Escape from Hong Kong - D Harley

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2nd Engineer Officer D HARLEY; S. S. Yatshing (Hong Kong)

 

2nd Engineering Officer Harley

Remembered with Honour

Harley, late 2nd Engineer of the 8,000 ton coastal freighter SS Yatshing, was hit by machine-gun fire and fell overboard from the launch in Aberdeen Channel. Sub-Lt Forster, & Captain Damsgard were also hit by machine-gun fire. The enemy were firing from the coast road below Brick Hill while they were crewing the launch of HMS Cornflower (II) taking Admiral Chan Chak and his party down Aberdeen Channel as the Colony succumbed to the overwhelming forces of the Imperial Japanese Army. Chan Chak and David MacDougall were both hit but managed to escape overboard.

Harley jumped overboard and drowned as Admiral Chan Chak calmly took to the waves.  
	Photo from Maj Goring's  article on the escape ©.  
	Click here for more information.Adm Chan Chak: "The Norwegian engineer (Damsgaard) was the first one shot dead, then the steer man. MacDougall and others were wounded. Most of the stray bullets had hit the boat and even some had hit my helmet.
Hsu was very wary about me the “One Foot Adm of 50” swimming such a far distance.
I took off my life preserver (which was the last one on board) and gave it to Yeung. As I raised my hand, a stray bullet went right through my left hand.
Yeung didn’t say anything anymore, he just jumped into the sea, followed by MacDougall with his wounded back.
YeeSiu-Kee and 2 other British soldiers had to remain on the boat. Yee could not swim and the 2 soldiers were badly wounded.
We were all sitting ducks in the water and non-stop bullets were flying everywhere.
I finally swam ashore on the small island right next to Apliechau."
[6]

Left: Photo from Maj Goring's published article on the escape. [17]

David MacDougall MoI: "The bullets came through the flimsy wooden hull as if it were paper.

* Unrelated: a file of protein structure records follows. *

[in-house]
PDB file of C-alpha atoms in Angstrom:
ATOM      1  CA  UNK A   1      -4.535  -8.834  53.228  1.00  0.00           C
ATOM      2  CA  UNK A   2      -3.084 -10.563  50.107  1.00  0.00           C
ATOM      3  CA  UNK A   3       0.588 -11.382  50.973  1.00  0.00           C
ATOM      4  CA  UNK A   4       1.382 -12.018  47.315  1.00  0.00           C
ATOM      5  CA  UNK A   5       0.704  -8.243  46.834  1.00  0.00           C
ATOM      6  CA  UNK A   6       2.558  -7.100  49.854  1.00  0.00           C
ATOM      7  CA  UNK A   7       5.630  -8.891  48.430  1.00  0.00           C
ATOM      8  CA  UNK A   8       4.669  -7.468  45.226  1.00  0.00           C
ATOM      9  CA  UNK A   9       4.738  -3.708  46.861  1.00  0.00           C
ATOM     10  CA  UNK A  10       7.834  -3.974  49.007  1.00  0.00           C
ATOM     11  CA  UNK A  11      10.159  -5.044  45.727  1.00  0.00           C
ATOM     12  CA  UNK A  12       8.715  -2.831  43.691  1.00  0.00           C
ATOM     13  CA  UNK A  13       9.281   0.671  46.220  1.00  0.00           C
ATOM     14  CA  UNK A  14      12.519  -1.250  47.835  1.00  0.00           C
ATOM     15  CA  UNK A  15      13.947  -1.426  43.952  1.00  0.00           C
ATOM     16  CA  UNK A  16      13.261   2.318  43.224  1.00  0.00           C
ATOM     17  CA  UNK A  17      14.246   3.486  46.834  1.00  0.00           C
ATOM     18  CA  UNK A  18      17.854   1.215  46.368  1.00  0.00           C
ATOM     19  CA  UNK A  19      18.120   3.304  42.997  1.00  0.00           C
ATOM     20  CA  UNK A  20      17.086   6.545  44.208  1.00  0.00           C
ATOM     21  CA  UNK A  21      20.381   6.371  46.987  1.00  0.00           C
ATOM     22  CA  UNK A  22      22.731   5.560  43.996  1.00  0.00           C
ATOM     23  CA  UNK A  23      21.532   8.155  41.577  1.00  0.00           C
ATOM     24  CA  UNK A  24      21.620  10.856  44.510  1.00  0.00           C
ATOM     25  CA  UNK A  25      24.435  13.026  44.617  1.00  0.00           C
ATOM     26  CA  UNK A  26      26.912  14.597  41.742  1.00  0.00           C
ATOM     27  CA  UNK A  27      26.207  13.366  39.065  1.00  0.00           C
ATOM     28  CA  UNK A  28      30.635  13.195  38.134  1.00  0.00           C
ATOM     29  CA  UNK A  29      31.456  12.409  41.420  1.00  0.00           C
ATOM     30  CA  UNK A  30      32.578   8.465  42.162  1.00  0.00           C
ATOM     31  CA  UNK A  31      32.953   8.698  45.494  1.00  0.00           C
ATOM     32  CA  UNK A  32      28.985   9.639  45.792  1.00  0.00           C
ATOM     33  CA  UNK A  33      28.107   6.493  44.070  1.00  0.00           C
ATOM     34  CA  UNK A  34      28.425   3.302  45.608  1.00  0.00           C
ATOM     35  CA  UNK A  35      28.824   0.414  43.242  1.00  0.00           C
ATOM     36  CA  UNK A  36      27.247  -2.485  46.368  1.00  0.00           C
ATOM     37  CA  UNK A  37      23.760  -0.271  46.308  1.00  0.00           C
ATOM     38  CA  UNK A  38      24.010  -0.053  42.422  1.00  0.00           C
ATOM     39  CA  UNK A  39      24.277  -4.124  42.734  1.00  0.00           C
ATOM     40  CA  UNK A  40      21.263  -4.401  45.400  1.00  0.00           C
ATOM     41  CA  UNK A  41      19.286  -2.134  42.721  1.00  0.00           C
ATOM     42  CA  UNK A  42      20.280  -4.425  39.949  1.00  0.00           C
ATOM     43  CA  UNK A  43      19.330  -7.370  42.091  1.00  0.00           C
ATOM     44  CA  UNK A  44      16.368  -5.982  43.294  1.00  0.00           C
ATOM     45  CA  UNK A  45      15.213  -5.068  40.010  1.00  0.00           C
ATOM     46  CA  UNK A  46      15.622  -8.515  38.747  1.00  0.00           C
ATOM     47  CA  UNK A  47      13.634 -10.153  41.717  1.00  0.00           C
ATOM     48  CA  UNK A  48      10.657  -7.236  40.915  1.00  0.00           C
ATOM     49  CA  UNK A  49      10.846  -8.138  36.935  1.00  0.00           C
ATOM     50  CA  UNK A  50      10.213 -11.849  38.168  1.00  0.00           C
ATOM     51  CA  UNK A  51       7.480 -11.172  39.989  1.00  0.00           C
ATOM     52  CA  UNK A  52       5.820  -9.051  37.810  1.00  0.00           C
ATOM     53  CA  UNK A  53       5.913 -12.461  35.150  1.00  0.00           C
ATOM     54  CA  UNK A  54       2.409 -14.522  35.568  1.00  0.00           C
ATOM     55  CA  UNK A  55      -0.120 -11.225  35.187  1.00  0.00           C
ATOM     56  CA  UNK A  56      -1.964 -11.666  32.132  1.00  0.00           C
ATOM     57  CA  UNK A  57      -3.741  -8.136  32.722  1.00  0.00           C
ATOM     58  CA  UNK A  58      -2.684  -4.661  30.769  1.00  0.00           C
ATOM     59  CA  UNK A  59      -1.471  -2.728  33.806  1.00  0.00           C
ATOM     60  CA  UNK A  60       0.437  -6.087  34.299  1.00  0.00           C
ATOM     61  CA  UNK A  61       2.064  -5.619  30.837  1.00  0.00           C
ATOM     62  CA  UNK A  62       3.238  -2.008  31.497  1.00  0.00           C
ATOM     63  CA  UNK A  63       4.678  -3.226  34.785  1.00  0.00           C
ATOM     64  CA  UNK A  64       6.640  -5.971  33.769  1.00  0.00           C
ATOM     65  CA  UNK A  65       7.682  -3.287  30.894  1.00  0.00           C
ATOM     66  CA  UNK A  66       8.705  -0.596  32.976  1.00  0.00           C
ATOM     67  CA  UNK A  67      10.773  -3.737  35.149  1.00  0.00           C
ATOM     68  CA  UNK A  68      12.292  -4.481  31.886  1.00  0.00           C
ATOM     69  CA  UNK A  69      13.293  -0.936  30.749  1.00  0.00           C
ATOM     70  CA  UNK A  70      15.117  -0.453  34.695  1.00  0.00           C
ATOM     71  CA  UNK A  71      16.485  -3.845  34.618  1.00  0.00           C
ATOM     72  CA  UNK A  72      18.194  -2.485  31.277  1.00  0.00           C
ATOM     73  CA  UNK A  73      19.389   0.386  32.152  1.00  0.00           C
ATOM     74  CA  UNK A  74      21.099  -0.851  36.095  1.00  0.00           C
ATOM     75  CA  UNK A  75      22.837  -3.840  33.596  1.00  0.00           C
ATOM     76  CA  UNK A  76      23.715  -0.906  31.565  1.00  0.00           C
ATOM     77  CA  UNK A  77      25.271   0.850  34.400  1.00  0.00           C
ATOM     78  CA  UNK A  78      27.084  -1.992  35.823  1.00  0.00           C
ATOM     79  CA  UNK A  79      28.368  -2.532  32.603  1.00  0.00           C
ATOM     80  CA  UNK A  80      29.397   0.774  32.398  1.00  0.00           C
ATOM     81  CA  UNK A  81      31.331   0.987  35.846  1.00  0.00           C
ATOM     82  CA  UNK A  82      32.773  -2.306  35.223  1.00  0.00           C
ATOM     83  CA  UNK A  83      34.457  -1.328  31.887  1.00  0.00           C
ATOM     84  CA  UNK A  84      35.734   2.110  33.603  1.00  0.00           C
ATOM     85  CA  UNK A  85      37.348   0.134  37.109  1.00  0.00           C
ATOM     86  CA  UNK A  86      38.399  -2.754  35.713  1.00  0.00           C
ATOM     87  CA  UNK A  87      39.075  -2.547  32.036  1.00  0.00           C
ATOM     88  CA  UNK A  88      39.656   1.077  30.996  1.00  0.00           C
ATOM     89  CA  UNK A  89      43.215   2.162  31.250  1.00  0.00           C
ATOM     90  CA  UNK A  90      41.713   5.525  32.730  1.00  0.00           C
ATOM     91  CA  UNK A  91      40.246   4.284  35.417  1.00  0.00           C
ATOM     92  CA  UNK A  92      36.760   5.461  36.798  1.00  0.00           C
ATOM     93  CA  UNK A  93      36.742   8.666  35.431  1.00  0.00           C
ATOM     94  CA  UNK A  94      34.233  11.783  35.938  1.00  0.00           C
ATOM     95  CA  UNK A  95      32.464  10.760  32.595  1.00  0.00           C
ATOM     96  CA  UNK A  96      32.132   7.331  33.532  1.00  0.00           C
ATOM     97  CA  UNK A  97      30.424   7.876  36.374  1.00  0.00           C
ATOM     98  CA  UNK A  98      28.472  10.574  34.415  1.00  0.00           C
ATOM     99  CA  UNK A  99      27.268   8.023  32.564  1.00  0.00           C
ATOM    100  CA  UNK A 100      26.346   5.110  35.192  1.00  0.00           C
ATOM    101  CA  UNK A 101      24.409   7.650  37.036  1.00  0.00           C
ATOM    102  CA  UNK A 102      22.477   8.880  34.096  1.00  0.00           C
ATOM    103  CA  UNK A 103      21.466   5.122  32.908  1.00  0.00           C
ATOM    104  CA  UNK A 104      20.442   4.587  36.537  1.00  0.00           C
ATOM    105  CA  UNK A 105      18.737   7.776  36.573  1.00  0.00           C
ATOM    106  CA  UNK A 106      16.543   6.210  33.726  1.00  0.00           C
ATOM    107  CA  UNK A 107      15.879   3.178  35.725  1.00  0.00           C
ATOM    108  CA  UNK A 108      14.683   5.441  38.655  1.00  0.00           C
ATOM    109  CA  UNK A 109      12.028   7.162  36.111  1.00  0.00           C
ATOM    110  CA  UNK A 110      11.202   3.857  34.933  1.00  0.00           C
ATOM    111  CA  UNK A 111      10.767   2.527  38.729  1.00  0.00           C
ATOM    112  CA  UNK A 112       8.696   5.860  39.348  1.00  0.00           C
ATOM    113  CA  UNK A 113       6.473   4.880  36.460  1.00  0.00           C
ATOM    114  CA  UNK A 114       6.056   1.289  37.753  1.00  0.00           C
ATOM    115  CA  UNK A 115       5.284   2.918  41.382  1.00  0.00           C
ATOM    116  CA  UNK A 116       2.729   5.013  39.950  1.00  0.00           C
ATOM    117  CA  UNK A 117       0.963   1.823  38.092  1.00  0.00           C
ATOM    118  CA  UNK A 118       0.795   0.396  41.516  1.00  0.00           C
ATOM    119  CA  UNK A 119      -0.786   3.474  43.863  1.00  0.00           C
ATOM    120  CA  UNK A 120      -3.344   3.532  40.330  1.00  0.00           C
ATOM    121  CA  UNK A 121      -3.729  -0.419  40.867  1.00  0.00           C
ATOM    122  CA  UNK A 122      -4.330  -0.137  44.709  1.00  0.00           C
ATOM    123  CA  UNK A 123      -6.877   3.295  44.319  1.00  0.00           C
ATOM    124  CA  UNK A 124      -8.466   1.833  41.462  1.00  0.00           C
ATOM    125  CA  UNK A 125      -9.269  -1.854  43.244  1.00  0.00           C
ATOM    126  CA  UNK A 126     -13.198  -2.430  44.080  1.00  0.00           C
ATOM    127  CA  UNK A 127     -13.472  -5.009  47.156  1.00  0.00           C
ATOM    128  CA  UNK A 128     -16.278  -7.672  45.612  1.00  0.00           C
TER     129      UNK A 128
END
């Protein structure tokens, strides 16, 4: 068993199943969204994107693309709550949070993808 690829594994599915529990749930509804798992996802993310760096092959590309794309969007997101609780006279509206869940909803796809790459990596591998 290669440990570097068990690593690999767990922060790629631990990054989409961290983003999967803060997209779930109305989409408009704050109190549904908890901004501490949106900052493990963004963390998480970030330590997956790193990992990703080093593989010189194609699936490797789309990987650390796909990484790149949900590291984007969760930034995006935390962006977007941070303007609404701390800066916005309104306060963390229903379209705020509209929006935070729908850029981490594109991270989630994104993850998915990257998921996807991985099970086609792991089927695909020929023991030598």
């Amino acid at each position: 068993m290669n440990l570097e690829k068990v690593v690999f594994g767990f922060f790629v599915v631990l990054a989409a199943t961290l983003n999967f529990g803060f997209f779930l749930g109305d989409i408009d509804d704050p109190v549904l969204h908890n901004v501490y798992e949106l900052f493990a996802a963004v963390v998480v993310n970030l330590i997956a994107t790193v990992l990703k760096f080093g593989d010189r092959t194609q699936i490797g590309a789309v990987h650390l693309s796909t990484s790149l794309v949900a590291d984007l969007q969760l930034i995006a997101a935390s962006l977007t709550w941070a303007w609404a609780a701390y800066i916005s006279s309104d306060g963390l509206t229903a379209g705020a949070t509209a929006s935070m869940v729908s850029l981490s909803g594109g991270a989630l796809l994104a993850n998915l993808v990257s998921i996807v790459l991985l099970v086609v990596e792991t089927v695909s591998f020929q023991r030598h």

The man next to me had his knee smashed, another got one in the stomach, the Chinese leader had his wrist shot away, and one or two (I couldn't see how many) collapsed and lay still.
Then some immense force struck me a paralyzing blow and rolling over, I saw my own blood trickling down the deck. Before I had quite taken this all in another bullet went clean through my steel hat and a third clipped the sole of my shoe.
A few seconds later a machine gun burst silenced the engine and we were thus left drifting helplessly about 200 yards from the shore under intense fire. I couldn’t take any clothes or shoes off and I simply flopped in as I was. A little behind me a man
(Harley) drowned noisily. He took a long time to go down and I could do nothing about it. "
[26]

South China Morning Post "Yee recalled how he was kept some days at Pak Sha Wan and subsequently he had to return to the church at Apliechau, which was then under the Reverend Cheng. He took shelter at the church for some days before making his final escape to Free China."

S.K. Yee: "I put the two others on a junk, asking the fishermen to take them to a hospital on the mainland in Kwangtung Province.
I was kept some days at Pak Sha wan and subsequently I had to return to the church at Apliechau, which was under the Reverend Cheng. I took shelter at the church for some days before making my final escape to Free China."
[62]